An Effectiveness Trial of Group Cognitive Behavioral Therapy for Patients with Persistent Depressive Symptoms in Substance Abuse Treatment

Published In: Archives of General Psychiatry, v. 68, no. 6, June 2011, p. 577-584

Posted on on June 01, 2011

by Katherine E. Watkins, Sarah B. Hunter, Kimberly A. Hepner, Susan M. Paddock, Erin Dela Cruz, Annie Jie Zhou, James Gilmore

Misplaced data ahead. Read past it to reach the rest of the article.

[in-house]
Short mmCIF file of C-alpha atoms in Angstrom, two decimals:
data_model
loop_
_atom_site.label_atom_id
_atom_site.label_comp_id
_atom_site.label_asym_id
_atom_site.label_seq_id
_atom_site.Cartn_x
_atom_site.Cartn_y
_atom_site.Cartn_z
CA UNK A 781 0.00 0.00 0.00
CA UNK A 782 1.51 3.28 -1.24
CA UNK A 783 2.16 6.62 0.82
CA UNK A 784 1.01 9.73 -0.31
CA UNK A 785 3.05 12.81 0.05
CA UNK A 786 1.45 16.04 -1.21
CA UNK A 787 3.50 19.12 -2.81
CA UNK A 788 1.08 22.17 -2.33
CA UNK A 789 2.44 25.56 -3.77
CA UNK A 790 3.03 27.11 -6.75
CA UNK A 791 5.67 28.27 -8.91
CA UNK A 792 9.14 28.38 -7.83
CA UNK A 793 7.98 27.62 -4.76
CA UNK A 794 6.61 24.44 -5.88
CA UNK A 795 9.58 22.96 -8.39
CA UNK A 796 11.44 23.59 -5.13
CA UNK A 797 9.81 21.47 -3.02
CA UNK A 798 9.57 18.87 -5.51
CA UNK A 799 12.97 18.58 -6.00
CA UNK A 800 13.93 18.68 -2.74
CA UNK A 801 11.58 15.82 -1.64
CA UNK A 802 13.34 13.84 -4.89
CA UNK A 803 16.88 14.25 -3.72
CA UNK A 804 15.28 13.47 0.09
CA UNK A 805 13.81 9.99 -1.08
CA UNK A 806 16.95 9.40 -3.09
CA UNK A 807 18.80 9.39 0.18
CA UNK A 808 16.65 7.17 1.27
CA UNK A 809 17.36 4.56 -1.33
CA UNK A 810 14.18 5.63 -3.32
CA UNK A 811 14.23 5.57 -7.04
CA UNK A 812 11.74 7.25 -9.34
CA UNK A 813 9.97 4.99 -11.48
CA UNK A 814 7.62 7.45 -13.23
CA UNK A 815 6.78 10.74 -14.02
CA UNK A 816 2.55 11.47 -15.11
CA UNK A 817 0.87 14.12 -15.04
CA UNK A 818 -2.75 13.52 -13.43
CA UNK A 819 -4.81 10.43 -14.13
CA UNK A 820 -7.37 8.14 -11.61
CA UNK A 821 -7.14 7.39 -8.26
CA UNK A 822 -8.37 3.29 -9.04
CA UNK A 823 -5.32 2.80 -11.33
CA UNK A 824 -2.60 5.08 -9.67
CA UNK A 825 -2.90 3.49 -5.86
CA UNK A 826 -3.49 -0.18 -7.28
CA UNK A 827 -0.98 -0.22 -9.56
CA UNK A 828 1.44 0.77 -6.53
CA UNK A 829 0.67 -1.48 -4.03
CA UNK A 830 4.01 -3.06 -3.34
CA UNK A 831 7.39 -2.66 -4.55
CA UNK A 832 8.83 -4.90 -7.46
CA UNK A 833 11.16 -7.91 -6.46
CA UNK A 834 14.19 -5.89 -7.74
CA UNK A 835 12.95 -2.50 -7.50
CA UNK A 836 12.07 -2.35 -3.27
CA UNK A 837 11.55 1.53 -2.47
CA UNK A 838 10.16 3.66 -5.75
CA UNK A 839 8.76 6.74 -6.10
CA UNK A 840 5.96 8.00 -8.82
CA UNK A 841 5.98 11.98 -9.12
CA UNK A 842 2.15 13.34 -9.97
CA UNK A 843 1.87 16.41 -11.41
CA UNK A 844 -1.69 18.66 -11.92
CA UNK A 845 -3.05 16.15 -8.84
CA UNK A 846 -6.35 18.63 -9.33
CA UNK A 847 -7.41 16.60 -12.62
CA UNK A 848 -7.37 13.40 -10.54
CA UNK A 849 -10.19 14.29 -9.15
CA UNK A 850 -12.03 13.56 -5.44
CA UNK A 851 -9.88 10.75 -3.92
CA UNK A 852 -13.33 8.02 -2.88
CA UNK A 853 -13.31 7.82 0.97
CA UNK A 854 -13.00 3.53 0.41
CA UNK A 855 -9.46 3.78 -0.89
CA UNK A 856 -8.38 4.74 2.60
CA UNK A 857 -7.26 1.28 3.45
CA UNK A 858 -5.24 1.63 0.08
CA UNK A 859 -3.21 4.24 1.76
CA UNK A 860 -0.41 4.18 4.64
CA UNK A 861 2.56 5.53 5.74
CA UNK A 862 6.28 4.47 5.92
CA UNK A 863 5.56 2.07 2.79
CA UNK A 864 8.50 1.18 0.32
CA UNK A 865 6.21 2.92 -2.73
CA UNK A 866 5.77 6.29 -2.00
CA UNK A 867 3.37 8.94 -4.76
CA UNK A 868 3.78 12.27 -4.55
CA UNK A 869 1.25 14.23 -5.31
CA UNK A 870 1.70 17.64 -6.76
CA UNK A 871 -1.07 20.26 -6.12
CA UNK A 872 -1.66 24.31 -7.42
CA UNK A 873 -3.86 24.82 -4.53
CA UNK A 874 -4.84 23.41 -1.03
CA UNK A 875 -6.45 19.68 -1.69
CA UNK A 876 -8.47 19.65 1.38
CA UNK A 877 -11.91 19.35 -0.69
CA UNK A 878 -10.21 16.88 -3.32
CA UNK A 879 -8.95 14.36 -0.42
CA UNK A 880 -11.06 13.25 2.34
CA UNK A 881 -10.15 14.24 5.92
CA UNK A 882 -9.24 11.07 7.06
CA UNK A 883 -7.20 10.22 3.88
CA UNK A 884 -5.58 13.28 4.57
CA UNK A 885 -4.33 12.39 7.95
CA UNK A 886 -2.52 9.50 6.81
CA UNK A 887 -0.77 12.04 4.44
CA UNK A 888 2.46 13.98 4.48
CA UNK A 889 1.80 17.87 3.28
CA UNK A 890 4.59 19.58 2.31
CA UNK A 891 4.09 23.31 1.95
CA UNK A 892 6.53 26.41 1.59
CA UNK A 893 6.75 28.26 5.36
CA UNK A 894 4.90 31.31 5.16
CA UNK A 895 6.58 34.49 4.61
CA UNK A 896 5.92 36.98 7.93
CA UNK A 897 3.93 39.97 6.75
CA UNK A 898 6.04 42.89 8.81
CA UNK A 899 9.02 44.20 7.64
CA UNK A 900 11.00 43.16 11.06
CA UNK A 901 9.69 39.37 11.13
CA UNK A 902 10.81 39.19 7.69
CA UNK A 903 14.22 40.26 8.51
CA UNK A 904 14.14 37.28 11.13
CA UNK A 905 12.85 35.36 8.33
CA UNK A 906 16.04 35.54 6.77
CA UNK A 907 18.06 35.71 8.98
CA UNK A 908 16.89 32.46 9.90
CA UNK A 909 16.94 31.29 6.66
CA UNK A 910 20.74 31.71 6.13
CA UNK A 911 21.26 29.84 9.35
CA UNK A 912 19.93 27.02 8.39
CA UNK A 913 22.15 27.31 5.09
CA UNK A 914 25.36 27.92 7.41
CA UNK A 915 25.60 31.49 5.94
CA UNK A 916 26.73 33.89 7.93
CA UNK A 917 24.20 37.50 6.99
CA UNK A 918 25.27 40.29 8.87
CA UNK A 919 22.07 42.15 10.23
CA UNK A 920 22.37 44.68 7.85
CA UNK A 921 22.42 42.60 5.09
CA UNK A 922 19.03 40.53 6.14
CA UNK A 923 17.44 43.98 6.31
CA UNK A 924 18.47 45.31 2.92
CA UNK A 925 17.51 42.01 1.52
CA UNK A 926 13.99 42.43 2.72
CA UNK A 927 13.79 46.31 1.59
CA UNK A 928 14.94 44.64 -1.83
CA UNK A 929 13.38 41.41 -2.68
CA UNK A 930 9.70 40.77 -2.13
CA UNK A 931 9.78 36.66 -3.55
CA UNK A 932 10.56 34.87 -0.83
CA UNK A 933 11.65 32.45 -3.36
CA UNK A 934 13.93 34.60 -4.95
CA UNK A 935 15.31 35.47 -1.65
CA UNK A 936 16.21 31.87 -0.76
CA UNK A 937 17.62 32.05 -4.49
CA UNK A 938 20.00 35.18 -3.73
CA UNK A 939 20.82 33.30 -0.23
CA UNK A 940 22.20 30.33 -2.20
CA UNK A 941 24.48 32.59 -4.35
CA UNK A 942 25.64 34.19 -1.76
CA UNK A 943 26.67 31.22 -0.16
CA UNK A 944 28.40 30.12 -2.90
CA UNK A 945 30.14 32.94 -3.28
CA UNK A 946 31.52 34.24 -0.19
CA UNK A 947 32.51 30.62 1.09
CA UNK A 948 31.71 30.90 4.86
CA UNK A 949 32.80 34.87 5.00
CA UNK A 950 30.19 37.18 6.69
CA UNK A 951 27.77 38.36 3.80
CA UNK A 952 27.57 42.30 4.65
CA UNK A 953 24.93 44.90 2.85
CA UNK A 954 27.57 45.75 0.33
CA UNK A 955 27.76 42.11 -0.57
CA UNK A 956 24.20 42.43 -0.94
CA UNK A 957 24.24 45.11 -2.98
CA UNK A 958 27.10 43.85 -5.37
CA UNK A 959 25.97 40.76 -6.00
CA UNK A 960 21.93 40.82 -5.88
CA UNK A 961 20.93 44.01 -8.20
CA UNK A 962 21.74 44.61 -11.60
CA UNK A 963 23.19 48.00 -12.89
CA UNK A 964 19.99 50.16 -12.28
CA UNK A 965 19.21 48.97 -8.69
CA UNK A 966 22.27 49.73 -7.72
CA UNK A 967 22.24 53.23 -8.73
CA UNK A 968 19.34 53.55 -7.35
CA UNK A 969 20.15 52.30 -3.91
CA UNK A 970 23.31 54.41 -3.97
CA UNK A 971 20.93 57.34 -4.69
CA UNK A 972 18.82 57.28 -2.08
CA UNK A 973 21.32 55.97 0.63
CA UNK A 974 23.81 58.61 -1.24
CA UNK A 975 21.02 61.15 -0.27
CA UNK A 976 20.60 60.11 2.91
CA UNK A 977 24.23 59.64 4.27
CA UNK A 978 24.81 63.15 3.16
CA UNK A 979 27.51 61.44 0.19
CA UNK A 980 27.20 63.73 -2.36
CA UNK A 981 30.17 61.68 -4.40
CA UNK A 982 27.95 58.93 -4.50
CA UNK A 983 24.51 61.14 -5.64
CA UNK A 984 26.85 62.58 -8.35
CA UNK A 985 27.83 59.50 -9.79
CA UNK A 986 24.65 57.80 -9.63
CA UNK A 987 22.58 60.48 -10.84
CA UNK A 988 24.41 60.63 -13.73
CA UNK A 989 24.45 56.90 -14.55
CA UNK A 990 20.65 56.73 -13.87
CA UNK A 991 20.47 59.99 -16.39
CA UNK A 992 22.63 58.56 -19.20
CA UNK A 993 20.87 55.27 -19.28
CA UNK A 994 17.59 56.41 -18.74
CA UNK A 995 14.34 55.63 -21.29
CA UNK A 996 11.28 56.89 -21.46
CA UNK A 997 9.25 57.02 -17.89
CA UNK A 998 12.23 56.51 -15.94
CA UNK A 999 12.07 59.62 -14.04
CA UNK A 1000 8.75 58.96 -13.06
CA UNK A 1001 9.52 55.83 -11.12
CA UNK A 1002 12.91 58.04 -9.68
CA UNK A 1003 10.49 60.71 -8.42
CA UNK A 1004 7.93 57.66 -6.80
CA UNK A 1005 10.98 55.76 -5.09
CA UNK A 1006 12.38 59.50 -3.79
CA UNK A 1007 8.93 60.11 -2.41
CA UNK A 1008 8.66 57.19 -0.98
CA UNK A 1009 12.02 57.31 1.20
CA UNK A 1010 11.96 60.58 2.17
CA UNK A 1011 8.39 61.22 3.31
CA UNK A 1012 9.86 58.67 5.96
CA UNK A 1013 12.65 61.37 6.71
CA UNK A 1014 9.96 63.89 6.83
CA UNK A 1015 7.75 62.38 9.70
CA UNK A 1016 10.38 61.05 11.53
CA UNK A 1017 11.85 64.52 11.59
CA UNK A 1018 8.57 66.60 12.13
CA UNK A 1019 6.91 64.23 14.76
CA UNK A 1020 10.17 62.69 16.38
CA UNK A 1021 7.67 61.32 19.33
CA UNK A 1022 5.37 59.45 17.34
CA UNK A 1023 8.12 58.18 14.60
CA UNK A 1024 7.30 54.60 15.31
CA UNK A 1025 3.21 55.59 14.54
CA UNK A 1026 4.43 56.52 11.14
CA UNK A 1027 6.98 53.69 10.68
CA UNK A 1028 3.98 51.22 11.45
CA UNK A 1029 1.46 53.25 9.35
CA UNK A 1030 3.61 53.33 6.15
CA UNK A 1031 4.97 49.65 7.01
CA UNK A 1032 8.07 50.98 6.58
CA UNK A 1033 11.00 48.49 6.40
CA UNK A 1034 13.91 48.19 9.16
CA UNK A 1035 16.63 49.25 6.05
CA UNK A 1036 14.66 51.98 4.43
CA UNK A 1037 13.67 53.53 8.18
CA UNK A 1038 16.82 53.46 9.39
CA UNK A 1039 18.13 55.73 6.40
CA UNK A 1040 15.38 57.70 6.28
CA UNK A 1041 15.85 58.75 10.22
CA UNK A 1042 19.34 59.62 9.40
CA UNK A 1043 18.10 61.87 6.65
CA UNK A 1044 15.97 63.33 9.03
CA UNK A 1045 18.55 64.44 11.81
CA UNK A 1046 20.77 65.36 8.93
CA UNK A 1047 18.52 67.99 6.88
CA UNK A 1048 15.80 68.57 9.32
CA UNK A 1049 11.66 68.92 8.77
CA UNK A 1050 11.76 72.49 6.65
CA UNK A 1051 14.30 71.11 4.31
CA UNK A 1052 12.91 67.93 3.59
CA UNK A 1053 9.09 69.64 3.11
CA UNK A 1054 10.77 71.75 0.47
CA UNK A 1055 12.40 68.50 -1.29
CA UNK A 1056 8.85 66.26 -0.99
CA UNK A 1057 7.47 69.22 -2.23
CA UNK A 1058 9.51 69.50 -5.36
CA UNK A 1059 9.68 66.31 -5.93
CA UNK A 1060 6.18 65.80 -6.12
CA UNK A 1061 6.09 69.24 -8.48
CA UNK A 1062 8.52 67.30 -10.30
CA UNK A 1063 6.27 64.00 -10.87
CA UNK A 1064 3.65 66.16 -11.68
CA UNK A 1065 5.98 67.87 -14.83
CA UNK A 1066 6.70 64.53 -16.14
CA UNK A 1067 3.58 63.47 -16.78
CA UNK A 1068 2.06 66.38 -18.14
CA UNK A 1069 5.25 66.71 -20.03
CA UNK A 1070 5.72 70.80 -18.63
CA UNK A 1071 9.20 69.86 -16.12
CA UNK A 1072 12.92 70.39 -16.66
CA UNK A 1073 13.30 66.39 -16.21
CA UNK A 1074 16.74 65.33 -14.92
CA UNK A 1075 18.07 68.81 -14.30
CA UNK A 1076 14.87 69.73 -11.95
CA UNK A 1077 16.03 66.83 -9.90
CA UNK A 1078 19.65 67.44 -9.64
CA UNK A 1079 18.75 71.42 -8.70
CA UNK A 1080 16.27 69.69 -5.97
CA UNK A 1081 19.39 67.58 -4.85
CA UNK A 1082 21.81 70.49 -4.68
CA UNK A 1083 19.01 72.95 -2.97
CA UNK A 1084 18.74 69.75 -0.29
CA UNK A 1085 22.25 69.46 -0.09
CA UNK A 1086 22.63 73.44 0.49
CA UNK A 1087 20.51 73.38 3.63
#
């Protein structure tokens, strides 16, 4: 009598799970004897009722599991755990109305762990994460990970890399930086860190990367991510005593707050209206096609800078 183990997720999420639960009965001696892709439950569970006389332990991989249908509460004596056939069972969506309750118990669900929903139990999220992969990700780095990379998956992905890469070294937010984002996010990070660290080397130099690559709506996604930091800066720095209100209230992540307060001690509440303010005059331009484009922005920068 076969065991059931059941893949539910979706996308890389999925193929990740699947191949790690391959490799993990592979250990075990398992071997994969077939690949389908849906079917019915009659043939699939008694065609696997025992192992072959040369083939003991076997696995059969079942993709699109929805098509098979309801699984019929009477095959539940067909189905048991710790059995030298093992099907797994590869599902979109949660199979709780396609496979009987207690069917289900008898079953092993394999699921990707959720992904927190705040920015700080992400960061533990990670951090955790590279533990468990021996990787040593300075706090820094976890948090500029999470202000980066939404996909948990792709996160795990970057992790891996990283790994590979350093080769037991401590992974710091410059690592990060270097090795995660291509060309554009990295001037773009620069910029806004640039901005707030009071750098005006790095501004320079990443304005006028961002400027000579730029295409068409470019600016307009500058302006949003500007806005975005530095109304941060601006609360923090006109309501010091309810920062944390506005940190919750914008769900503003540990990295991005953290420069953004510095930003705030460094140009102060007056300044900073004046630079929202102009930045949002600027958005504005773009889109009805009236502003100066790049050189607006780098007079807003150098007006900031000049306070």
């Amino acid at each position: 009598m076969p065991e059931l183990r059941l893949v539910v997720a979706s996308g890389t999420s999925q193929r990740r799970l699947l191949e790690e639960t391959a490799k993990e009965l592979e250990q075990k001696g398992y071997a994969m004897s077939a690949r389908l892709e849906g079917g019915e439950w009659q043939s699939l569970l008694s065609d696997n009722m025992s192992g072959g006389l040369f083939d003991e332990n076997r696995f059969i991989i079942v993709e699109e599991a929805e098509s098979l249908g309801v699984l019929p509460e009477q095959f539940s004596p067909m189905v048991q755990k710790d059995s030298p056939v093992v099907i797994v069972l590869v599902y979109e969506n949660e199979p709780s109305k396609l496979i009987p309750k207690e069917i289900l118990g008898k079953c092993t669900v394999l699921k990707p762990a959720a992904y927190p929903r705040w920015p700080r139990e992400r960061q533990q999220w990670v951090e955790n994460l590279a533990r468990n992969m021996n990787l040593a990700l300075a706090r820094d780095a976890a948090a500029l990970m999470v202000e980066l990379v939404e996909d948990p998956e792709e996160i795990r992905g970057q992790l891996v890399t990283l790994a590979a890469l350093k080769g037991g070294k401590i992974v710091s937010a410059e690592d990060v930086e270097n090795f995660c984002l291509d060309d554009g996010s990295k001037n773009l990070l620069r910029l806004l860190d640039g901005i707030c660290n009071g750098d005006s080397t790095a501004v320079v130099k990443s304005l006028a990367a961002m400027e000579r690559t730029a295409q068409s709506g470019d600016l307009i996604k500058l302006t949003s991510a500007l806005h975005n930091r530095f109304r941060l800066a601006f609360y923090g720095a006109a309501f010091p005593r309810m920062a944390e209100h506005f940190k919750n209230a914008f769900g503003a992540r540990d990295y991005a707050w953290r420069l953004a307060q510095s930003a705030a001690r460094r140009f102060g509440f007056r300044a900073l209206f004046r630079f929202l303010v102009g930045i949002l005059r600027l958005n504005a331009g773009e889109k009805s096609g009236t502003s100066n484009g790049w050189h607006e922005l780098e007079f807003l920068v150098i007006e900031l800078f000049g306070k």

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CONTEXT: Although depression frequently co-occurs with substance abuse, few individuals entering substance abuse treatment have access to effective depression treatment. OBJECTIVE: The Building Recovery by Improving Goals, Habits, and Thoughts (BRIGHT) study is a community-based effectiveness trial that compared residential substance abuse treatment with residential treatment plus group cognitive behavioral therapy for depression delivered by substance abuse treatment counselors. We hypothesized that intervention clients would have improved depression and substance use outcomes compared with those of clients receiving usual care. DESIGN: A nonrandomized controlled trial using a quasi-experimental intent-to-treat design in which 4 sites were assigned to alternate between the intervention and usual care conditions every 4 months for 2½ years. SETTING: Four treatment programs in Los Angeles County. PARTICIPANTS: We screened 1262 clients for persistent depressive symptoms (Beck Depression Inventory-II score >17). We assigned 299 clients to receive either usual care (n = 159) or usual care plus the intervention (n = 140). Follow-up rates at 3 and 6 months after the baseline interview were 88.1% and 86.2%, respectively, for usual care and 85.7% and 85.0%, respectively, for the intervention group. INTERVENTION: Sixteen 2-hour group sessions of cognitive behavioral therapy for depression. MAIN OUTCOME MEASURES: Change in depression symptoms, mental health functioning, and days of alcohol and problem substance use. RESULTS: Intervention clients reported significantly fewer depressive symptoms (P < .001 at 3 and 6 months) and had improved mental health functioning (P < .001 at 3 months and P < .01 at 6 months). At 6 months, intervention clients reported fewer drinking days (P < .05) and fewer days of problem substance use (P < .05) on days available. CONCLUSIONS: Providing group cognitive behavioral therapy for depression to clients with persistent depressive symptoms receiving residential substance abuse treatment is associated with improved depression and substance use outcomes. These results provide support for a new model of integrated care.

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